Q1: Understanding Earth’s energy balance is essential to understanding the issue of global warming. For example, the solar energy striking Earth’s surface averages 168 watts per square meter (W/m2), but the energy leaving Earth’s surface averages 390 W/m2. Why isn’t Earth cooling rapidly?
The amount of energy that Earth emitted (390W/m2) is more than twice the amount received (168W/m2). As the atmosphere absorbs quite a bit of the solar energy as heat energy, Earth does not cool rapidly (as seen from the yellow arrows in the picture below).
Q2: Decide and explain where the statement is correct or incorrect. “This winter has lowered my concerns about global warming…”. Explain.
The statement is incorrect because global warming will not cause an immediate effect on the four seasons we have. There is a change in climate due to global warming but not a change in weather.
The difference between climate and weather is that climate is the long term weather of a region, whereas weather is short term. In fact, due to global warming, we will have harsher winters due to the melting of artic ice. Hence, having winters does not improve the long term effects of global warming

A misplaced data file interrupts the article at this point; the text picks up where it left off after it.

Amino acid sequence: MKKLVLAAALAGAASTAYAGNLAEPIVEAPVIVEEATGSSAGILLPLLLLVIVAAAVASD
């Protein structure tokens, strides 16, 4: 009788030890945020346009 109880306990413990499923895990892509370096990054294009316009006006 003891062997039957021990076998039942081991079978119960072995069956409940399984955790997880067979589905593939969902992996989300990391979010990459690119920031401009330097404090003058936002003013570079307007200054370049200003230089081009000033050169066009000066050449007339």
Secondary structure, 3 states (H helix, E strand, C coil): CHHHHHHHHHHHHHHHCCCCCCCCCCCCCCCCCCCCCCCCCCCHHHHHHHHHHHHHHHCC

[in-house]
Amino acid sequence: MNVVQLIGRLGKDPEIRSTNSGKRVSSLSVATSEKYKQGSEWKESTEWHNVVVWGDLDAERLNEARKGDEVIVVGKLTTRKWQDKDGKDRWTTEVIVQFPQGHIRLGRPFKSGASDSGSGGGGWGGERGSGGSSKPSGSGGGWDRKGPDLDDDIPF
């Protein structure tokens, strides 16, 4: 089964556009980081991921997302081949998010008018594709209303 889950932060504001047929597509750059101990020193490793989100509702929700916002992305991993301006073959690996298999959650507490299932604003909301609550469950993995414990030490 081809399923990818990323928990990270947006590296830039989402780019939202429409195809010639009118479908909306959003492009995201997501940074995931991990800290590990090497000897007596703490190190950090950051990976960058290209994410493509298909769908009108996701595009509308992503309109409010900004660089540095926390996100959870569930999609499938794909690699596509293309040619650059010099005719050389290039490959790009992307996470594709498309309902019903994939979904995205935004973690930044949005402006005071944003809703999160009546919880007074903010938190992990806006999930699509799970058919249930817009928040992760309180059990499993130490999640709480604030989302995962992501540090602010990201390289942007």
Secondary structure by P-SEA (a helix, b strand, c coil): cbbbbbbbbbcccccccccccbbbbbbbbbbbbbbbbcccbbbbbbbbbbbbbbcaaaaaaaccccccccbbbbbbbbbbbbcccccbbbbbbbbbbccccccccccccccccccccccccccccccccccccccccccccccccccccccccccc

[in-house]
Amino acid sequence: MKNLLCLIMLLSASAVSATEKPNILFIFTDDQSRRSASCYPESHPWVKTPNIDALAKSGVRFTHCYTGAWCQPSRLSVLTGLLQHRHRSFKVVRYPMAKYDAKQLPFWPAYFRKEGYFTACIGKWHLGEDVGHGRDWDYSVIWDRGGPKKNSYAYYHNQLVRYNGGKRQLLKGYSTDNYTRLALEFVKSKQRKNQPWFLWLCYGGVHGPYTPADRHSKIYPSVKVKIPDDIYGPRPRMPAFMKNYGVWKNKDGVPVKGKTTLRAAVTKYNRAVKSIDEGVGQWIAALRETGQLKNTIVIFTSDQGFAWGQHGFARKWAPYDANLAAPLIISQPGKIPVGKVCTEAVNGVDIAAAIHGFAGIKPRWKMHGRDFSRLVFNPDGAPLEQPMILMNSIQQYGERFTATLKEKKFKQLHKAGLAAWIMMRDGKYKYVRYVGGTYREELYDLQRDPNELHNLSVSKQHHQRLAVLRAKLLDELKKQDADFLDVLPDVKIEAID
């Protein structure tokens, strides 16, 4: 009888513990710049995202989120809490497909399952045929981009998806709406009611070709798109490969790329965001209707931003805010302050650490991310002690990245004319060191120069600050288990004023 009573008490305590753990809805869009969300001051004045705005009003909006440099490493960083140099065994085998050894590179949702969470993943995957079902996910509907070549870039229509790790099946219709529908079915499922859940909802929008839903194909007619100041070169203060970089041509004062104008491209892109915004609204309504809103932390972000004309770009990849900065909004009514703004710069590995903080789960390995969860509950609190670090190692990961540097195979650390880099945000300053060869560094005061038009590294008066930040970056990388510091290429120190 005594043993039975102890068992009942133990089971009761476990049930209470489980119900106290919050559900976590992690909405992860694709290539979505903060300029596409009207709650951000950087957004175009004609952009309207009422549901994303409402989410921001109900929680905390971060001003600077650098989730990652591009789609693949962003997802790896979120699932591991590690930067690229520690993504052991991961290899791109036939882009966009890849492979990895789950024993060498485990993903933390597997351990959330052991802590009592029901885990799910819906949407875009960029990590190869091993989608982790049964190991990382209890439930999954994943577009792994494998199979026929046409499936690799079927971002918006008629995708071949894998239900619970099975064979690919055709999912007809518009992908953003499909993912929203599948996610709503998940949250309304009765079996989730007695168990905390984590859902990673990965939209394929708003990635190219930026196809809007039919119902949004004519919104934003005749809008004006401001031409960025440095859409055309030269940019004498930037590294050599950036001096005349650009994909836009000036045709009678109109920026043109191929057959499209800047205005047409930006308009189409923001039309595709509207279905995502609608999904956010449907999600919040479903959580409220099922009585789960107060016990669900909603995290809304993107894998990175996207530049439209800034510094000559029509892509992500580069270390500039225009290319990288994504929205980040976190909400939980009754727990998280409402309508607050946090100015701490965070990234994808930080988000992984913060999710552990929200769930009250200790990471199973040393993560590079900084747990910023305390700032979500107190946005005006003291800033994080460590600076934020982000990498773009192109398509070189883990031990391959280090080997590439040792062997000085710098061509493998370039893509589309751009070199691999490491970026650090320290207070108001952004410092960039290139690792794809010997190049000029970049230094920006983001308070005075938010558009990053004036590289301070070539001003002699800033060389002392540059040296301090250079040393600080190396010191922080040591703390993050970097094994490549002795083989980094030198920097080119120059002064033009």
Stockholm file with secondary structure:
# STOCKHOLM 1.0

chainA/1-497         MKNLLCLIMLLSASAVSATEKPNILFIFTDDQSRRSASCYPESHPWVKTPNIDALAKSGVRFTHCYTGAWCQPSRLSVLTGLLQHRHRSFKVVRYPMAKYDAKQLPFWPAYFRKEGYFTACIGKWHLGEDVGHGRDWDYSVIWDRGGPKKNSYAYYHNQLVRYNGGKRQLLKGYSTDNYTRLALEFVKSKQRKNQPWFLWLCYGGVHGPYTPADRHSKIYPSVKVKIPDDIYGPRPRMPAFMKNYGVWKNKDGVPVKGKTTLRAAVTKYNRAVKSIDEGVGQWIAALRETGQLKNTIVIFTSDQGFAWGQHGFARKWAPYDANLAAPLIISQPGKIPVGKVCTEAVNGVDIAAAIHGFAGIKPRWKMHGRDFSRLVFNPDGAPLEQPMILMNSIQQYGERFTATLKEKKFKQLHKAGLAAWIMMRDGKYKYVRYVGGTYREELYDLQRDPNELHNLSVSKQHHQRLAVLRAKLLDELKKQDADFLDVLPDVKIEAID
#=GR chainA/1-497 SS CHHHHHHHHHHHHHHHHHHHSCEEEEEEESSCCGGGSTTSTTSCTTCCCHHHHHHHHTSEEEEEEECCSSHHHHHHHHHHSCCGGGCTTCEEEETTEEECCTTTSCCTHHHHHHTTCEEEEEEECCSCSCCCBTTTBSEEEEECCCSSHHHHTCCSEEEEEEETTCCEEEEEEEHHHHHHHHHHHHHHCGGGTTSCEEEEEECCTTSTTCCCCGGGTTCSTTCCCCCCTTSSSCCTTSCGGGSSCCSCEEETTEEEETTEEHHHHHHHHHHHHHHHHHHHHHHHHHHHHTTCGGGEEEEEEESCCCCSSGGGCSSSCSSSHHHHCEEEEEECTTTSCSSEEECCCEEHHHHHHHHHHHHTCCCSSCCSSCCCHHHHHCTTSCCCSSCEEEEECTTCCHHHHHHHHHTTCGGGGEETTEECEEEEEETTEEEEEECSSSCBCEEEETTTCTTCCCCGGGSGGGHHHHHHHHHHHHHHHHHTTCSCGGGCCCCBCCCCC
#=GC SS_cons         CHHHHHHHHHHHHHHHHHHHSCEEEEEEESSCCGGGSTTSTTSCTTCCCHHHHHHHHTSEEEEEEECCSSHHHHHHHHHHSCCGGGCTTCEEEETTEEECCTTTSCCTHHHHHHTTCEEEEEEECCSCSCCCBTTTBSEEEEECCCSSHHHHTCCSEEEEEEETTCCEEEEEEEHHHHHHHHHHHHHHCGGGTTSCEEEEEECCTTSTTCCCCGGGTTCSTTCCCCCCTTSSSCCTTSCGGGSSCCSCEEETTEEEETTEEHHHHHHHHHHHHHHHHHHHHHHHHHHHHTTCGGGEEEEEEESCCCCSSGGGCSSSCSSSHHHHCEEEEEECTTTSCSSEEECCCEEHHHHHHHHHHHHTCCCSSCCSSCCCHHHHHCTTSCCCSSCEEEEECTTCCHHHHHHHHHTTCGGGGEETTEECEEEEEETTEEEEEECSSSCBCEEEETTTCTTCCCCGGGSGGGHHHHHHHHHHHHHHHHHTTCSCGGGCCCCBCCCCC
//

Q3: One of the first radar devices developed during World War II used microwave radiation of a specific wave range that triggers the rotation of water molecules. Why was the design not successful?
The image below shows an example of a radar emission device used in World War I.
Since the wavelength of radiation used triggers the rotation of water molecules, it means that the radiation can also be absorbed by the atmospheric water vapour. When this radiation is absorbed by water vapour around the radar, it makes the radar unable to detect the target objects and doesn’t reach the target object.
Q4: Now that you have studied air quality (Unit 1), stratospheric ozone depletion (Unit 2), and global warming (Unit 3),which do you believe poses the most serious problem for you in the short run (pick one and explain)? In the long run (pick one and explain)?
While the three problems are quite serious, they might affect us at different time intervals.
For example, air quality is a problem in the short run and can affect us on a daily basis, like the haze problem in Singapore. The stratospheric ozone depletion also affects us but is probably a major factor in the long run as the depletion process is relatively slow.
Lastly, global warming and climate change are influential in the long run as these effects are gradual and usually felt over long periods of time. Some future effects include increase in daily temperature, increased frequency of wamr days and nights, more intense and frequent rainfall, potential increase in wind speed and rise in sea level (as seen from the picture below).